I recommend Guy Ottewell's illustration (Astronomical Calendar 2024, page 90).  I print and cut out the diagram and mark upcoming new moons in yellow highlighter (see banner image). Placing his image on my plate, I align the nodes correctly and label the monthly new moon positions on the plate.  In early 2024 they occur on Jan. 11, Feb. 9, March 10, and, of course, April 8 (aligning with the upper slit).

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Astronomical Calendar 2024 

by Guy Ottewell


Click to enlarge.  Used with permission.

For the moon phase plate, I label the positions of the four key phases and cut a slit halfway across the plate. 


I slide it over the background plate, past the string in the center of the plate.  My starting position is the approximate location of the new moon on January 11, 2024.

Now put it all in motion. 

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Orbit Around Earth

Earth at the center of the plate is viewed from above.  The M&M candy at the end of the stick is the moon orbiting around M&M earth.  The sun is to the right, along the string, about 193 paper plate diameters away if to scale. 


Phases shown are new, first quarter, full, and last (or third) quarter.  A sidereal month later it seems to be new again, with the earth-moon-sun the same as when you started.


Orbit Around Sun

While the moon orbited the earth once, the earth revolved somewhat around the sun.  After the moon revolved 360 degrees, the earth-moon-sun are not yet aligned.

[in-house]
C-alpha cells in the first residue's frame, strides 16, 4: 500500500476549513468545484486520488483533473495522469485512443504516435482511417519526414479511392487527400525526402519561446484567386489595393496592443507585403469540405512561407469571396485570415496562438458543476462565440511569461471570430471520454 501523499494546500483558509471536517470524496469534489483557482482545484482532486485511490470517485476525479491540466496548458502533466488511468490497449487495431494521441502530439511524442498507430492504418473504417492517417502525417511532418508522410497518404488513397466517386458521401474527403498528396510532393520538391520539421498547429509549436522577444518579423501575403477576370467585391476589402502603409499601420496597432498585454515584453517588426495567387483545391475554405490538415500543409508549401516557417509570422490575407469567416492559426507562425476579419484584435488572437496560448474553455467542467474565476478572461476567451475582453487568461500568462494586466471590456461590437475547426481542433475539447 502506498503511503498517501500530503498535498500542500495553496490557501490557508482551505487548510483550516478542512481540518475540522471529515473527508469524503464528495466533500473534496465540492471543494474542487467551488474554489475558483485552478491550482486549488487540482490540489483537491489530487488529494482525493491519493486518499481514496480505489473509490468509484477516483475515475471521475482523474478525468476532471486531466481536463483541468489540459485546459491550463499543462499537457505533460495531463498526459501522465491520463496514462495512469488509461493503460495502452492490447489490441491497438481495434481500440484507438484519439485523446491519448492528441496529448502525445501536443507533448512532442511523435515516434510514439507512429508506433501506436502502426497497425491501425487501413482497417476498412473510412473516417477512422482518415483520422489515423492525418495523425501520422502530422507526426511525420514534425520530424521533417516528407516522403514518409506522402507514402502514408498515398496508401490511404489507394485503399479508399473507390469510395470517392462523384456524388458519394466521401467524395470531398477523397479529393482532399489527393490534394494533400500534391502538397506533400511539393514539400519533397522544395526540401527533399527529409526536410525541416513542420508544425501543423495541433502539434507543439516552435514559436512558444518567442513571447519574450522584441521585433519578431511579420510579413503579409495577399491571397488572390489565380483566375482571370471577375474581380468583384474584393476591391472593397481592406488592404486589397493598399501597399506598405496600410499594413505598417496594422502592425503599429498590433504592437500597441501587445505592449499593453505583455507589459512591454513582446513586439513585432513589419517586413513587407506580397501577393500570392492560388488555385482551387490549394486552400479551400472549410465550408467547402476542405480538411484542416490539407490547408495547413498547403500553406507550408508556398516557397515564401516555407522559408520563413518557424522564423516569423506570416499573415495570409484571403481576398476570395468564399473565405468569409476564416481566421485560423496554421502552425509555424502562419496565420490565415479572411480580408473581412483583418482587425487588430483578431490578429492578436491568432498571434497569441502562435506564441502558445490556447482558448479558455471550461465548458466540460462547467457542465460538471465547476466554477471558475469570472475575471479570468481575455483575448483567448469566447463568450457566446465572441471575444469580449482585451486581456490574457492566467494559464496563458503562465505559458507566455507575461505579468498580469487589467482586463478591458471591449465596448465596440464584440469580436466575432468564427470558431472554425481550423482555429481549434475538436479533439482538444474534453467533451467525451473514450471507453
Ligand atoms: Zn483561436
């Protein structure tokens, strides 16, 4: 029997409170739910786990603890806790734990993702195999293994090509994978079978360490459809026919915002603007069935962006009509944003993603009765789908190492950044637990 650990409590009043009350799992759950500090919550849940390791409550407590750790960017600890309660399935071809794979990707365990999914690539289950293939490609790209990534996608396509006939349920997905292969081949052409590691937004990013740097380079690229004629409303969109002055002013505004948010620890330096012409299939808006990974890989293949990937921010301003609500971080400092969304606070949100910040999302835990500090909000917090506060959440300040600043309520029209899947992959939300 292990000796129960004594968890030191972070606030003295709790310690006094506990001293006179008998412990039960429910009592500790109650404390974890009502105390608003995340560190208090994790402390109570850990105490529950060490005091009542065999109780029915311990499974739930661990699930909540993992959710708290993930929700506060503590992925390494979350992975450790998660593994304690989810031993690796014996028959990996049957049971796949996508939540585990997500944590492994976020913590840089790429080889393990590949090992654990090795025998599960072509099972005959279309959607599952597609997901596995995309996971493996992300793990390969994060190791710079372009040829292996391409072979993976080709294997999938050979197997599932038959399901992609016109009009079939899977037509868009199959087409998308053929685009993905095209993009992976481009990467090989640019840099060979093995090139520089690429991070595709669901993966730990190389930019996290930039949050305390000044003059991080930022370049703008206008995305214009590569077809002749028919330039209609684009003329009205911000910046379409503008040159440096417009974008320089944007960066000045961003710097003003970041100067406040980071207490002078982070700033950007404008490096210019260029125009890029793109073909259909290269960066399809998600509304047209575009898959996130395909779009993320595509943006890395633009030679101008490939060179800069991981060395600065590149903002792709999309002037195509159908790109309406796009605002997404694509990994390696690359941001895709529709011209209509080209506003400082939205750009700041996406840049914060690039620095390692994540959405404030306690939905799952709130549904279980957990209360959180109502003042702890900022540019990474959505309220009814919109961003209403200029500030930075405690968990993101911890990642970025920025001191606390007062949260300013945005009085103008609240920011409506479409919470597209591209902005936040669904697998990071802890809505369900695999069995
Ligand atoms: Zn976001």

The moon has to advance a bit further.  Each successive synodic month (29.5 days) the new moon appears to move left against the background stars until it again aligns nearly with the sun. 


Three months of movement show the direction toward the sun for the 2024 January, February, and March new moon positions.  Then, with the April new moon, the earth-moon-sun are aligned along the axis of the slits, dubbed the lunar nodes. 

It continues, shown through August.


Moon's Inclined Orbit

Not so fast.  We've shown the moon going around the plate that is in the same plane as the sun, as if they are are all sitting on a table.

In reality, the moon's orbit is inclined five degrees to the earth's orbit around the sun.  In the opening three months of 2024, the moon is a few degrees below the string (line of sight to the sun).  Spend some time studying Guy Ottewell's excellent depiction.


At the April new moon, at the slit (the node), the string is in line with the earth-moon-sun.  Solar eclipse!  As the earth continues around the sun past April, the string is now under the plate, under the hula hoop lunar orbit.